Mapping Drivers of Poverty
Objective: To ensure that CARE’s new generation of programs are grounded firmly in a strong understanding of local contexts and realities.
Materials/Preparation: Idea cards, markers, one-page summary of underlying causes of poverty. At this point, teams should have reflected upon and researched on underlying causes of poverty affecting their impact population.
Participants: Staff and partners.
- Human Conditions/Agency: Quality of life and development
- Enabling Environment/Structures: The (public, private, civic, social) institutional environment, and its responsiveness and inclusiveness for growth and equity
- Social Positions/Relations: Power relations, social equity and inclusiveness
3. The facilitator also presents degrees of causes of poverty:
- Immediate causes or manifestations: Factors related directly to life and death, which include malnutrition, disease, etc.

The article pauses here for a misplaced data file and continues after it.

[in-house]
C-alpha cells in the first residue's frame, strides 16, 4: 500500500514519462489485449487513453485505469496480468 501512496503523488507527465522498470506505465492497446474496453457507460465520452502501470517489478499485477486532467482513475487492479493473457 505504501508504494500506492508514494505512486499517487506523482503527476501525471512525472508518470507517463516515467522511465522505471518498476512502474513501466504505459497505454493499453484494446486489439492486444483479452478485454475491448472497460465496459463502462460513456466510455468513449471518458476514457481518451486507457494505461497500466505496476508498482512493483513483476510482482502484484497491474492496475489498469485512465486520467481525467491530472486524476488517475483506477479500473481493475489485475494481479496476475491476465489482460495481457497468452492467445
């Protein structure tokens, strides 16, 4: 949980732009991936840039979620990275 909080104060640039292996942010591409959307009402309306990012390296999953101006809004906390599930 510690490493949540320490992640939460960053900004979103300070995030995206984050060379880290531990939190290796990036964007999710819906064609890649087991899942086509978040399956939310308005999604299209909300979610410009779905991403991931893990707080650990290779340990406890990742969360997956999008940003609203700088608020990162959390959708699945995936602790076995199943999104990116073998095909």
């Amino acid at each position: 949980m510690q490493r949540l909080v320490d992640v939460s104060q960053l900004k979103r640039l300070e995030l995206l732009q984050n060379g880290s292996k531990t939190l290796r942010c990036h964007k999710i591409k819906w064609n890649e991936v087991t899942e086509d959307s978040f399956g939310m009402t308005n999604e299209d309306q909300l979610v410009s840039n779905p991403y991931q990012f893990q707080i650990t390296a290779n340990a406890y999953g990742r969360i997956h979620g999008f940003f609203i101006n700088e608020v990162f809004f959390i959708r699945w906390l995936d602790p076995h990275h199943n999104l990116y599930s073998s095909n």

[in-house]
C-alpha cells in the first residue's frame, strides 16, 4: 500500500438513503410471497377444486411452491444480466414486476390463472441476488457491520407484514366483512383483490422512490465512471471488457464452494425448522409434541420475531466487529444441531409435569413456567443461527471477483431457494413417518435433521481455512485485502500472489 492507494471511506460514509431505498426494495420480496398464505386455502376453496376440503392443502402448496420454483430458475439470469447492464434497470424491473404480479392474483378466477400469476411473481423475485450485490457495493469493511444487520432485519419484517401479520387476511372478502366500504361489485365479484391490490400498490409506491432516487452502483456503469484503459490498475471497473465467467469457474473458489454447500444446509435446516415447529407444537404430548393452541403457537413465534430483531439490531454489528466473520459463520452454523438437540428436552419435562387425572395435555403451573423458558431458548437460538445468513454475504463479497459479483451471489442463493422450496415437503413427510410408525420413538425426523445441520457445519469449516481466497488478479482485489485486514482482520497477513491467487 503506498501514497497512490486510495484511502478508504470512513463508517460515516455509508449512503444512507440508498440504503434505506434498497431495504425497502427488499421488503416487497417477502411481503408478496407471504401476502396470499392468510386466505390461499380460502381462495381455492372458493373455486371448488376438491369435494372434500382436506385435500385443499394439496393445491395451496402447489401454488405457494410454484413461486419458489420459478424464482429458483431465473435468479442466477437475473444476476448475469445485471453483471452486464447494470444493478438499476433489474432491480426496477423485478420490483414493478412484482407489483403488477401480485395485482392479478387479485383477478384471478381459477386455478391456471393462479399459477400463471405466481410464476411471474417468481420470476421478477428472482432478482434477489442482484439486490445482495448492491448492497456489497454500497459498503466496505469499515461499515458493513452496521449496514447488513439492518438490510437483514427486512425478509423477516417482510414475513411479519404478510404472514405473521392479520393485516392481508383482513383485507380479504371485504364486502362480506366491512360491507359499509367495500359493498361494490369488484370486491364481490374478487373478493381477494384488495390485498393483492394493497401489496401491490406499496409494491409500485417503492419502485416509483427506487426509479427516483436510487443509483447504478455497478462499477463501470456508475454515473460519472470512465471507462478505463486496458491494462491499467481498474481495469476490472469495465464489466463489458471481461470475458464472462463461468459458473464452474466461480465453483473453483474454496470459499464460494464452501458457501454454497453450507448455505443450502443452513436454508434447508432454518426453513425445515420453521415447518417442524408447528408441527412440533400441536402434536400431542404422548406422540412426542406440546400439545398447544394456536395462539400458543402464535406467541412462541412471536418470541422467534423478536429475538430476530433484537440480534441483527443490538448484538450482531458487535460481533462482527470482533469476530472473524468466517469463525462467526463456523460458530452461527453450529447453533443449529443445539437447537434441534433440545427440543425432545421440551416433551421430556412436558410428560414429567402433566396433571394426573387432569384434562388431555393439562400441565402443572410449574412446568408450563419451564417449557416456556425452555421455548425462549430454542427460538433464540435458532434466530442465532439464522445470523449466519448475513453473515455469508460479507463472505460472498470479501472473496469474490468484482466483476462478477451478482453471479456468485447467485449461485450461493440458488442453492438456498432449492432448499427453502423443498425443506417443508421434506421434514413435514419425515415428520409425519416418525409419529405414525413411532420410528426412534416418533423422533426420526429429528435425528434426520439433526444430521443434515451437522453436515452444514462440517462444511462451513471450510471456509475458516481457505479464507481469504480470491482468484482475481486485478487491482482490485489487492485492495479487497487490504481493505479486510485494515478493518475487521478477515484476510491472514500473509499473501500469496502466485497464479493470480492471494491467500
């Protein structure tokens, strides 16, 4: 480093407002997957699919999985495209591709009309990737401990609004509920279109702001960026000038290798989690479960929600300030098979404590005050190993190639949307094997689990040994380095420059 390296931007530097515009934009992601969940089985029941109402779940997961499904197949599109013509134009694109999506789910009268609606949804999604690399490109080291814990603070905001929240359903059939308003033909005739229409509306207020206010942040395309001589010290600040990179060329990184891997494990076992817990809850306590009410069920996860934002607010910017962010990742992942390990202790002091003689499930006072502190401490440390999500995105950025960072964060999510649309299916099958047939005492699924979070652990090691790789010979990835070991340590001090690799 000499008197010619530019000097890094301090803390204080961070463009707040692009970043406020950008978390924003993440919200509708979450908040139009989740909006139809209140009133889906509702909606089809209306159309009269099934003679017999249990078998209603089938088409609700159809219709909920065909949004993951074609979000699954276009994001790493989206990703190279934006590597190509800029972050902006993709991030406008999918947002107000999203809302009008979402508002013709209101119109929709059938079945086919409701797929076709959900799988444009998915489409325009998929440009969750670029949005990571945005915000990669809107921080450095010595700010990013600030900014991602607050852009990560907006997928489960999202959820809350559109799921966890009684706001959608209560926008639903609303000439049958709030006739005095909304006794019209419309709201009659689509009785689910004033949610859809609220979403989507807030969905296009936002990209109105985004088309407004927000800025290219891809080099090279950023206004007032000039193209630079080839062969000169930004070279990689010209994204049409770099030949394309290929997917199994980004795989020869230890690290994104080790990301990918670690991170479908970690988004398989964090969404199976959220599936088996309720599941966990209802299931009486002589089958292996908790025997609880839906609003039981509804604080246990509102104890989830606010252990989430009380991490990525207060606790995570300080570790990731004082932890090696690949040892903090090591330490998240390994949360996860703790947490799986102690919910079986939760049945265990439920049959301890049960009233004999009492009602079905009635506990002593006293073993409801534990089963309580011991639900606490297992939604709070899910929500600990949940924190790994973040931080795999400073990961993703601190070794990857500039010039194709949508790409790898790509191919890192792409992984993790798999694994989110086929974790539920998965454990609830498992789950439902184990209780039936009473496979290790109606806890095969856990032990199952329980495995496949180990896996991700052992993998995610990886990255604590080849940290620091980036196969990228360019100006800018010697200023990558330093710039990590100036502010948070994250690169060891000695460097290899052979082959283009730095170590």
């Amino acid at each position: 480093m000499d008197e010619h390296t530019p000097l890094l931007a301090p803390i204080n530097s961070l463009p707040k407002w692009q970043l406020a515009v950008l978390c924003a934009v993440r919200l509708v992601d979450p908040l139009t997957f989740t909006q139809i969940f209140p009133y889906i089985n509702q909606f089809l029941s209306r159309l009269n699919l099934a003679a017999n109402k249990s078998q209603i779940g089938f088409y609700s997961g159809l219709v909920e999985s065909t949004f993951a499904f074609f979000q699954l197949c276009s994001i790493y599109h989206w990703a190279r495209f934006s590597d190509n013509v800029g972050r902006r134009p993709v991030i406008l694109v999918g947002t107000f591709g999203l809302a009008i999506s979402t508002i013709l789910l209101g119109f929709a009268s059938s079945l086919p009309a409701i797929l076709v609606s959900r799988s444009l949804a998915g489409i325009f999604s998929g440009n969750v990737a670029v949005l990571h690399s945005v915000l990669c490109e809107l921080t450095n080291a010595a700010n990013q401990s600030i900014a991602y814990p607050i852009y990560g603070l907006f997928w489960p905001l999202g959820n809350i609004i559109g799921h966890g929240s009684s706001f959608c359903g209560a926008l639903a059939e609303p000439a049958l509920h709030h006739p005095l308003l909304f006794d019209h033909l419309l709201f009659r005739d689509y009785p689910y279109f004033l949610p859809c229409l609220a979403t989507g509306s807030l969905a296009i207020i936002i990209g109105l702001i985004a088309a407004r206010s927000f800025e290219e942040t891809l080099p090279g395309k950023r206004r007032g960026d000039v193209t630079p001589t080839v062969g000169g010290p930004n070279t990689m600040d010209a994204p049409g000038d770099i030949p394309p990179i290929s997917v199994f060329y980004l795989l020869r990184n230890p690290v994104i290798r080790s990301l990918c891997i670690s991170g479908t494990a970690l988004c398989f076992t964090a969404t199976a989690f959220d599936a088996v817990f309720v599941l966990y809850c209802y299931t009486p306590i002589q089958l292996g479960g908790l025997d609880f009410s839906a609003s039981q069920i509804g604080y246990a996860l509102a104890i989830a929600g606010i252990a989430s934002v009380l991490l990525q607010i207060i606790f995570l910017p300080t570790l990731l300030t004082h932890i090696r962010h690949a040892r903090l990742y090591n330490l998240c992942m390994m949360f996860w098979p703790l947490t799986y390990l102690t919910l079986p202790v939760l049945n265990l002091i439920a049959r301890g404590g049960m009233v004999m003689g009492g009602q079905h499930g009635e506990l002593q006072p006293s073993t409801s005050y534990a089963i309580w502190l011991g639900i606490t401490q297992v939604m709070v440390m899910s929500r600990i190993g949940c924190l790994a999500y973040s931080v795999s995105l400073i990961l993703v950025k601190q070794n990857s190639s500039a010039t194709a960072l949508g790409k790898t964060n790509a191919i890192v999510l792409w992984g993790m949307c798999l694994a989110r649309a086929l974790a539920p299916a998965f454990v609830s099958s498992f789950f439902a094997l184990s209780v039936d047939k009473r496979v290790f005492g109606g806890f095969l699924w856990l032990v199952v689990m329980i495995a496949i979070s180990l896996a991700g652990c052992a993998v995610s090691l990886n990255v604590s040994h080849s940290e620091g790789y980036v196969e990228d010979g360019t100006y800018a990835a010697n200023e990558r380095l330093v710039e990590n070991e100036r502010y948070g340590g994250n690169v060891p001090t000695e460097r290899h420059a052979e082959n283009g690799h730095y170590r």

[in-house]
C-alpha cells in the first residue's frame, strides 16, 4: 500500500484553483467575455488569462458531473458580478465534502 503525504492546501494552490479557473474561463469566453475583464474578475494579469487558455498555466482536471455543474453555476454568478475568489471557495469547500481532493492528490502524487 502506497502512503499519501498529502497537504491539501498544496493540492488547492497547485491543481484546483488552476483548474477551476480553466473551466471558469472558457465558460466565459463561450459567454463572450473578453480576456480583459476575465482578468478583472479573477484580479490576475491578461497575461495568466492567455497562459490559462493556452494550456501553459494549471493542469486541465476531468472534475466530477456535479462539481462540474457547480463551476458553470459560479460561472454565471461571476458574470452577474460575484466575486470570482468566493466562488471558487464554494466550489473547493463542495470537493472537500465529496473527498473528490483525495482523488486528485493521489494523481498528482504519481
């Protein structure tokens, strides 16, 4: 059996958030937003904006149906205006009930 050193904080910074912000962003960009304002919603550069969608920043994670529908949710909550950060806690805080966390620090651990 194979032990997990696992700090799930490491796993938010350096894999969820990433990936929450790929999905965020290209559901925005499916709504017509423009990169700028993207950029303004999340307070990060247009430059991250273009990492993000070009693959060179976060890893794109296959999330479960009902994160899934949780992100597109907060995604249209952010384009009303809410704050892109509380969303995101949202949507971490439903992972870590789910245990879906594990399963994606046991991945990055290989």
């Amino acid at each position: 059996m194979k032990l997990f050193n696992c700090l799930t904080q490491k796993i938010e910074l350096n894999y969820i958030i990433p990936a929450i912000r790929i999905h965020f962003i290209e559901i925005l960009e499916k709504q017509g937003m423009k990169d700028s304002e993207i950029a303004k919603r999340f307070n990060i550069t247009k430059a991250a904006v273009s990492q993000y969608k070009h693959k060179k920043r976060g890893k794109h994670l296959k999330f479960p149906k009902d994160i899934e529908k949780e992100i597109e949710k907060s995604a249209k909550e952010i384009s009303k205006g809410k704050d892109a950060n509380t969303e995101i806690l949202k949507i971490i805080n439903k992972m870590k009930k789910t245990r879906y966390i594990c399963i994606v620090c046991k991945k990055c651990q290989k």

- Intermediate Causes: Causes related to people’s well-being, which include access to basic services, lack of skills, lack of productivity, etc.
- Underlying Causes: Causes driving and perpetuating intermediate causes, usually related to the systems or rules that govern society – economic, political and social structures and beliefs that favor or exclude certain groups.
4. Based on these frameworks, the facilitator creates a matrix on the wall.
Human Conditions, Agency
Enabling Environment, Structures
Social Positions, Relations
Immediate Cause, Manifestation
5. In plenary, participants take turns placing cards in the appropriate category, based on the questions:
- To which domain does each cause of poverty pertain? (Participants were explained that in many cases a certain cause of poverty cuts across several domains)
- At which degree (underlying, intermediate or immediate) does each cause of poverty belong?
6. Once this step is completed, participants cluster cards into categories, and the facilitator leads a discussion on what causes of poverty are particularly critical in perpetuating vulnerability among the impact group.